Mothers of premature infants may still be able to feed their babies breast milk if they can establish a good routine to express milk using a hospital-grade pump, a recent U.K. study suggests.
Pediatricians recommend that mothers exclusively breastfeed infants until at least 6 months of age because it can reduce babies’ risk of ear and respiratory infections, sudden infant death syndrome, allergies, childhood obesity and diabetes.
But preemies often can’t breastfeed because they’re too tiny and lack the muscle strength and coordination to nurse, so they need pumped milk.
Even with the right equipment, making this happen takes a lot of time and hard work, particularly if women are recovering from cesarean deliveries or traveling a great distance to visit babies that remain hospitalized after their mothers are discharged, said lead study author Mary Fewtrell of the UCL Institute of Child Health in London.
“They will have to persevere with milk expression for a long time before the infant can be fully breast fed, and this requires a lot of effort,” Fewtrell added by email.
Pregnancy typically lasts about 40 weeks, and infants born after 37 weeks are considered full term. In the weeks immediately after birth, premature infants often have difficulty breathing and digesting food. They can also encounter longer-term challenges such as impaired vision, hearing and cognitive skills as well as social and behavioral problems.
The study focused on some of the most vulnerable preemies: those born before 34 weeks gestation.
To see what factors might influence how easy it is for mothers to feed these preemies breast milk, Fewtrell and colleagues analyzed data on 62 mothers who participated in a study of different types of breast pumps.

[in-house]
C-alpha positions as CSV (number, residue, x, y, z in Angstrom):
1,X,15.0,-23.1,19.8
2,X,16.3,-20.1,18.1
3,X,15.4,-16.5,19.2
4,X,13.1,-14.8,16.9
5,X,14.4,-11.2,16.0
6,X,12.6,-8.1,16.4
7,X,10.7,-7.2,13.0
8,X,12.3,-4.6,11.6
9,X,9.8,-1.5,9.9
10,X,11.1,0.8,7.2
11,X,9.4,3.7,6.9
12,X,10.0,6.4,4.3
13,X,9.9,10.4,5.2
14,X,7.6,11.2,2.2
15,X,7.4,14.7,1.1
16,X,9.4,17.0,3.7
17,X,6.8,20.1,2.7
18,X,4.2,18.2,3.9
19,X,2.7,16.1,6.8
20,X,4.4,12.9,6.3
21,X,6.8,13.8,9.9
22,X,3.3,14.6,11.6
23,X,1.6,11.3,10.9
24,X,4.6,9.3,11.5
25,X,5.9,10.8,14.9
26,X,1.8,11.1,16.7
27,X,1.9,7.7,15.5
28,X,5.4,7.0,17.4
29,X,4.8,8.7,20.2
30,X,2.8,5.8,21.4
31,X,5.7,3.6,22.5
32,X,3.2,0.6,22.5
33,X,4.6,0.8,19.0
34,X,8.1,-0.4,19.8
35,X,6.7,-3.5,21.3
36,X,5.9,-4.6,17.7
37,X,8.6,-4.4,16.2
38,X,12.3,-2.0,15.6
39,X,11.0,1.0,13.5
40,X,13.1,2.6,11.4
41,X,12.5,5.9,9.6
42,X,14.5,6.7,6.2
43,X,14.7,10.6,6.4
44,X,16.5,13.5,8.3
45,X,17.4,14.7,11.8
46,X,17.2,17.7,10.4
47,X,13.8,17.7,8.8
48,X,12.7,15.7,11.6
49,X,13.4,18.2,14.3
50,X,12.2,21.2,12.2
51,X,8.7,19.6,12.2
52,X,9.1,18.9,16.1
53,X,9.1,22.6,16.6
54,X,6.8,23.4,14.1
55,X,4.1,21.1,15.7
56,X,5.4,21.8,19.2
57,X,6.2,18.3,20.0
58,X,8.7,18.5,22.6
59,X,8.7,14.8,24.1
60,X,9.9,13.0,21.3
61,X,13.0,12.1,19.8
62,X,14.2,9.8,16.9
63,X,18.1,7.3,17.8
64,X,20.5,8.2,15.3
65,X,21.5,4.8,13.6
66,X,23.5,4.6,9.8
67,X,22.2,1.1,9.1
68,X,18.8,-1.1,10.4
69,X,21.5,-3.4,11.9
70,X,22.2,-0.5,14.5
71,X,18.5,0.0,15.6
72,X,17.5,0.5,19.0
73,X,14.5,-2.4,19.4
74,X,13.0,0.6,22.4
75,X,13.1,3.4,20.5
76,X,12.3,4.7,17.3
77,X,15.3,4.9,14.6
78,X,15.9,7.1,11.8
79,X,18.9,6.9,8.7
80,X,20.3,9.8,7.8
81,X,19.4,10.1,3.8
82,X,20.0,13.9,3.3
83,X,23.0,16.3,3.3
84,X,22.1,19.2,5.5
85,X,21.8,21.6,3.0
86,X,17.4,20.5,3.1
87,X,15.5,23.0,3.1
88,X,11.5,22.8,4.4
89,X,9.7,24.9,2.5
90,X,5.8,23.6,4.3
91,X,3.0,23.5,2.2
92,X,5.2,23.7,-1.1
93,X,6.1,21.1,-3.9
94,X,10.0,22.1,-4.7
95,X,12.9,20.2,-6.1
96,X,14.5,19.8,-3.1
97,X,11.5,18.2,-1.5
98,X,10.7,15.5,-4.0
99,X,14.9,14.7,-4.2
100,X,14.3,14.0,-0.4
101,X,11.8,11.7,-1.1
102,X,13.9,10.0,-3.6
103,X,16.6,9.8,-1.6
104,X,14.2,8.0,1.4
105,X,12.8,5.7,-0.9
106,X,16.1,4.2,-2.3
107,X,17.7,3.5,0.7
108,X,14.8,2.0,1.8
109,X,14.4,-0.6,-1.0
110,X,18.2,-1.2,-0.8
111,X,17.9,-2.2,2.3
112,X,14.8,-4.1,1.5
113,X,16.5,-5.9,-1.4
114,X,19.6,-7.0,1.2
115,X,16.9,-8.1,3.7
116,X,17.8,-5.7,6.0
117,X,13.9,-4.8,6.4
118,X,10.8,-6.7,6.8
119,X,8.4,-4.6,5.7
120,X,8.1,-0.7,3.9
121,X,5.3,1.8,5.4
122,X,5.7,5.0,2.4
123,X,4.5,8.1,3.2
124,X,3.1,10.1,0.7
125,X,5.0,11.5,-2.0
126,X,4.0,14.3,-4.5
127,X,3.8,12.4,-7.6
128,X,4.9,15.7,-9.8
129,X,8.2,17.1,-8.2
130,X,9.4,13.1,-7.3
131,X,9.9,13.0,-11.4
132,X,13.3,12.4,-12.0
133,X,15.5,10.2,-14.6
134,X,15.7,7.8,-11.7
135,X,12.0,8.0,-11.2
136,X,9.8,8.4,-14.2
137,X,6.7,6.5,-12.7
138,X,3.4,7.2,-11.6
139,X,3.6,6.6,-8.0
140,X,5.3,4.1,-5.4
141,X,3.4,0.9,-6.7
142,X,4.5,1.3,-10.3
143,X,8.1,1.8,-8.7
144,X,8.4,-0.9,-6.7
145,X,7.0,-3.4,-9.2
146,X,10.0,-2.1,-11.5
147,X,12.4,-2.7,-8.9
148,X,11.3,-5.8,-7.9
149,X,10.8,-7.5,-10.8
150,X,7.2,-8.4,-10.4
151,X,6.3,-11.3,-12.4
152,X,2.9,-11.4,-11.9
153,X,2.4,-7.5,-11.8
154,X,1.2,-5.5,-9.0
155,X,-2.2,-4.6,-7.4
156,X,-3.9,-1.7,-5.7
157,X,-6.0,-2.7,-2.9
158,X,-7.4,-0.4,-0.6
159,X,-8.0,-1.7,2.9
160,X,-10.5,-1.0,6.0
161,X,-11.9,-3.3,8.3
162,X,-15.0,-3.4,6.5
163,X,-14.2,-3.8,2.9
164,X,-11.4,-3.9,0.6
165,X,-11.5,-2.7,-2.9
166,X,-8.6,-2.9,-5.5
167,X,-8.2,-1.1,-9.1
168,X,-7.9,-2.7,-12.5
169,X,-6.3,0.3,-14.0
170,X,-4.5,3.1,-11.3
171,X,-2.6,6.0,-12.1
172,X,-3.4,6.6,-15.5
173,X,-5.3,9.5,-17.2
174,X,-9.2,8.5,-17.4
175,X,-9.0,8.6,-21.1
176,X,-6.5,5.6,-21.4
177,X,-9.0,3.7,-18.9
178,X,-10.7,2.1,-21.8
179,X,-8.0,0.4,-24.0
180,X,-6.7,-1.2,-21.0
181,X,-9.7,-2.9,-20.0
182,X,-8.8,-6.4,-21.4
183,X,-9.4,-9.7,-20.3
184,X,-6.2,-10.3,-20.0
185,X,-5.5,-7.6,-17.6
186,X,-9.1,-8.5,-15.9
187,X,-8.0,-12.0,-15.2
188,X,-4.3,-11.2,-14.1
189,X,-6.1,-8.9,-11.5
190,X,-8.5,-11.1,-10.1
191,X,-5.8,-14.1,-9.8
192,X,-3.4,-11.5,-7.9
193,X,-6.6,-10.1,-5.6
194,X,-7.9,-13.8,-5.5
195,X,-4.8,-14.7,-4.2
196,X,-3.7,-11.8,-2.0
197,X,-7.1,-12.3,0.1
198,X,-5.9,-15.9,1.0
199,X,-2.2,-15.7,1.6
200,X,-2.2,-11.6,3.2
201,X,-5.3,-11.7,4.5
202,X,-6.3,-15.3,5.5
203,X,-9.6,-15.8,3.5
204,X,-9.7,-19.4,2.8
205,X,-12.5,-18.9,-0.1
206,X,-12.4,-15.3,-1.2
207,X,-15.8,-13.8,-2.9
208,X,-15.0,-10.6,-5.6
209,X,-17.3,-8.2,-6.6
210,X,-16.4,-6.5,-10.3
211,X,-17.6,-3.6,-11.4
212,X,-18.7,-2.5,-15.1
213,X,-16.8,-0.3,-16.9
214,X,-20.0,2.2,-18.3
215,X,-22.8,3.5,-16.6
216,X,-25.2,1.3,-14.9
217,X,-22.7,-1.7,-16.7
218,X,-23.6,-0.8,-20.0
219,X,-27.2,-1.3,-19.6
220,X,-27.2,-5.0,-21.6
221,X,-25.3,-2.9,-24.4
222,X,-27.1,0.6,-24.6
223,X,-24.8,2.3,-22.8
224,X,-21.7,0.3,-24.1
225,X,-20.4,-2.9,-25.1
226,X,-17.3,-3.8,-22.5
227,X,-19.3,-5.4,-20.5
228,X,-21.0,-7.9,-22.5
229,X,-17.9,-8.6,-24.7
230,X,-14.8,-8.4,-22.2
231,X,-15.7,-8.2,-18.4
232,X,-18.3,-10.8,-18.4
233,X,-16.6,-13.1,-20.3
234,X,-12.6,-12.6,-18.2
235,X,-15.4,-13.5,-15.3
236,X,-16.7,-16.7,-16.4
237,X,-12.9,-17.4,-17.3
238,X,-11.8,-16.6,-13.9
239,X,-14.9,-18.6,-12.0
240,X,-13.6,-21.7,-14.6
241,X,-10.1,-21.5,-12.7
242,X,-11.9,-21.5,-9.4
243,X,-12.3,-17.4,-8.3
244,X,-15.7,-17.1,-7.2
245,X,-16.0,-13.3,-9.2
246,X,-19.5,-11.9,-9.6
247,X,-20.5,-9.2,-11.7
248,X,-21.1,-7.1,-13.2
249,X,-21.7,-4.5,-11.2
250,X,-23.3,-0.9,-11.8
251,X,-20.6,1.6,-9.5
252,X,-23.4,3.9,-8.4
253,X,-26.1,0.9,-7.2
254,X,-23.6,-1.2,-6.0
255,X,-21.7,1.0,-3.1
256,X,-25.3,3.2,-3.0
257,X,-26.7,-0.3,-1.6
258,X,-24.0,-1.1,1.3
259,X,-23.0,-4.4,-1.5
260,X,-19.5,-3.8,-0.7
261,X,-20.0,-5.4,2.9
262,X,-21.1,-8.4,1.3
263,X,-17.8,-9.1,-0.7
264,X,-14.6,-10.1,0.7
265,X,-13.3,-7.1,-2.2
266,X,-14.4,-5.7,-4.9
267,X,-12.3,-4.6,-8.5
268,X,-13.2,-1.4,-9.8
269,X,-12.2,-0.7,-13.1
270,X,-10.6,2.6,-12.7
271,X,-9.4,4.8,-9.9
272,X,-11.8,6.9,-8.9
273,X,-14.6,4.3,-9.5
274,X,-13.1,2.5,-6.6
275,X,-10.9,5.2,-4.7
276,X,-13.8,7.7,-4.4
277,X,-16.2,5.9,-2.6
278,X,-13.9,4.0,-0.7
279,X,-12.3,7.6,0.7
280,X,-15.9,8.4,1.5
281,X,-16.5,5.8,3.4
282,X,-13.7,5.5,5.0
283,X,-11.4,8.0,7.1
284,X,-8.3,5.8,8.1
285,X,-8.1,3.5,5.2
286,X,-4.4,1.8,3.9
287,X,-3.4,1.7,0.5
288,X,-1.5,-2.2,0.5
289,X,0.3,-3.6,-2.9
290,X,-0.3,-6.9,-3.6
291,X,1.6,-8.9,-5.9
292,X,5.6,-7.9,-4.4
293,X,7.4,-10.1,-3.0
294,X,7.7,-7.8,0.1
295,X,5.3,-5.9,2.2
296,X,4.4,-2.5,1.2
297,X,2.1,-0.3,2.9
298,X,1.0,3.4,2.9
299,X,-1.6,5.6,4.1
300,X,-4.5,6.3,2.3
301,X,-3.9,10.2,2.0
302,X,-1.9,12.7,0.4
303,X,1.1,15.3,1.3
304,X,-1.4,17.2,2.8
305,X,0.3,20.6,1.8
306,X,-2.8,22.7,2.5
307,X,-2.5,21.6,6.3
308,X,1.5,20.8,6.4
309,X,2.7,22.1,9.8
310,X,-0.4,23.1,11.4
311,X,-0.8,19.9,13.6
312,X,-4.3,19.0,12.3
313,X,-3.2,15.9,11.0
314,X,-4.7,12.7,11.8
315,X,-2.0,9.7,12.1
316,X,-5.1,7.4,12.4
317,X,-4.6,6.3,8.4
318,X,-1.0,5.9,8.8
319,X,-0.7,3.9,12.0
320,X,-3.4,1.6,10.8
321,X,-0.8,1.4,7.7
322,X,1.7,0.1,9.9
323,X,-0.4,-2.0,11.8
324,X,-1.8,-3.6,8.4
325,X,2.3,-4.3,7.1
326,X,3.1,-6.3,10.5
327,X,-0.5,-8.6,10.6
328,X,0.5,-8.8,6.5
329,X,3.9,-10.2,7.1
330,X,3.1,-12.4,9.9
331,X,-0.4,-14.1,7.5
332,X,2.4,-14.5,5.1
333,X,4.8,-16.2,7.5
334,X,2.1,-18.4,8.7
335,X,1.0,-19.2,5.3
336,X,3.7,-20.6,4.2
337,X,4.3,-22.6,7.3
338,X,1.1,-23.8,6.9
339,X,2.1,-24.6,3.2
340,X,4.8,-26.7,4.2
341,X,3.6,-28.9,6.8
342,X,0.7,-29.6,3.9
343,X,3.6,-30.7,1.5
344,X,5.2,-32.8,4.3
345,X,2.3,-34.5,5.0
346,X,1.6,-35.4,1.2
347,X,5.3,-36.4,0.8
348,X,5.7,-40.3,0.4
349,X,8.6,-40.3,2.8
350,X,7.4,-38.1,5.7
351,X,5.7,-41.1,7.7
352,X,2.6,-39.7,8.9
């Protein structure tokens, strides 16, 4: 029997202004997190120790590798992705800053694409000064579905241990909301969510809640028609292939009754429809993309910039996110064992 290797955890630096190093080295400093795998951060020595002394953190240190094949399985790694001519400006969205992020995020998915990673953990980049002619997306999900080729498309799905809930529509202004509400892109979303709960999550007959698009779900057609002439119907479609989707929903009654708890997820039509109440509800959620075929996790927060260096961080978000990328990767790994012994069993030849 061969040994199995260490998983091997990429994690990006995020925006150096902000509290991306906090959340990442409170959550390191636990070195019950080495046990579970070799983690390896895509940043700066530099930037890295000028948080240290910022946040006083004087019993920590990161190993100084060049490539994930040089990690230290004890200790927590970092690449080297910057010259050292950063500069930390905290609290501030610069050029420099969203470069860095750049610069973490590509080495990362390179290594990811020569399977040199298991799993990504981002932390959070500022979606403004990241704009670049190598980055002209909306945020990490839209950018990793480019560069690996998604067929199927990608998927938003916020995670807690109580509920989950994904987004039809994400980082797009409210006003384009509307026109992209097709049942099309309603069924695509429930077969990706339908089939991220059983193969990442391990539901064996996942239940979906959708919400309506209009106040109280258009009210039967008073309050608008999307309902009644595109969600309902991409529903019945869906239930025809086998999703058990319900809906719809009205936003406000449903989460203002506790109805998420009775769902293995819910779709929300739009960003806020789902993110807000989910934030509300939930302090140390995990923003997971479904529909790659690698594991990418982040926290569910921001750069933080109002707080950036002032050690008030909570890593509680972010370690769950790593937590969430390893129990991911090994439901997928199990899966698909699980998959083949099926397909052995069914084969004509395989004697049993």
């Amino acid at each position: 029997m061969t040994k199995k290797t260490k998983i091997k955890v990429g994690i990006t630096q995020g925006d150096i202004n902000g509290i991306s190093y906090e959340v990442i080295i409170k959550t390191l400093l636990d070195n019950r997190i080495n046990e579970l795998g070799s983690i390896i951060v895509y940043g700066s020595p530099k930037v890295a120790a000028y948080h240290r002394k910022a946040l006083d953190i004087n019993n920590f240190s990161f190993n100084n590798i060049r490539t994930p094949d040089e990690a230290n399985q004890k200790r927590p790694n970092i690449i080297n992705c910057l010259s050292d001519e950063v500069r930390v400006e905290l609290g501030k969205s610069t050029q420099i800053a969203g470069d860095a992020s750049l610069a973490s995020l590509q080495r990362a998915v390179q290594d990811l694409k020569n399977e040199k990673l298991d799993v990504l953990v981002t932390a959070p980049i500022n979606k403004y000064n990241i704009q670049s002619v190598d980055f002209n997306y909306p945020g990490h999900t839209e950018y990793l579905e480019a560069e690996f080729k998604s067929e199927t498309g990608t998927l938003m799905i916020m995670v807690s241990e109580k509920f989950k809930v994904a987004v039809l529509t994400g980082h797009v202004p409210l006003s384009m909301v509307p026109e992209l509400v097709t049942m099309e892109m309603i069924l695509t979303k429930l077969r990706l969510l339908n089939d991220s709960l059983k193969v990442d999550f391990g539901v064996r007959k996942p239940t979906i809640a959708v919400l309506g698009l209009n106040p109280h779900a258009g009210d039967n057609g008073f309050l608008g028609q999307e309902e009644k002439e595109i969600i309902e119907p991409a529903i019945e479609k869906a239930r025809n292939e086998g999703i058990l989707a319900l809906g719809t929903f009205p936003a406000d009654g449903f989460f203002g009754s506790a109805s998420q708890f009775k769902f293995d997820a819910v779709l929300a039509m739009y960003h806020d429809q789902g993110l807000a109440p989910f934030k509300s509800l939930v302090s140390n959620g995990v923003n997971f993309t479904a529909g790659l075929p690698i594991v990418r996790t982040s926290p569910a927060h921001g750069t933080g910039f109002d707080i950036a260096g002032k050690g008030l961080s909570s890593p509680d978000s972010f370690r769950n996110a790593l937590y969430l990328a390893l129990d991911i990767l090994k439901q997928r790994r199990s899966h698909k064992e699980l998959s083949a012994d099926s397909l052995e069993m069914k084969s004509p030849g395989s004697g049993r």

As part of this experiment, the women completed 10-day diaries detailing the amount of milk they pumped as well as their opinions about the experience of pumping.
Women expressed more milk when they used what’s known as a double pump that extracts milk from both breasts at once, rather than a single pump that only attaches to one breast at a time, the study found.
Over 10 days, half of the women using double pumps typically expressed about 109 grams (about 4 ounces) more per day than the mothers using single pumps, the study found.
More frequent pumping sessions also helped increase the total amount of breast milk the mothers could provide their babies.
Beyond its small size, another limitation of the study is its reliance on women to visually estimate the amount of milk they expressed when they pumped, the authors note in the Archives of Disease in Childhood – Fetal and Neonatal Edition.
Even so, the findings add to a growing body of evidence showing the benefits of double-pumping frequently to help establish a milk supply and produce enough to feed an infant, said JoAnne Flagg, a lactation specialist at Johns Hopkins University School of Nursing in Baltimore who wasn’t involved in the study.
“No pump is as efficient as a baby as they use the suction of their mouth and mechanical extraction with their tongue,” Flagg noted.
But pumping both breasts increases levels of prolactin, a hormone involved in milk production, and increases mammary gland stimulation.
Supplementing with hand expression can also help increase the volume of milk produced, as can making sure the flanges on the pump – the parts that go against the breast – are the right size for the nipple, Flagg added.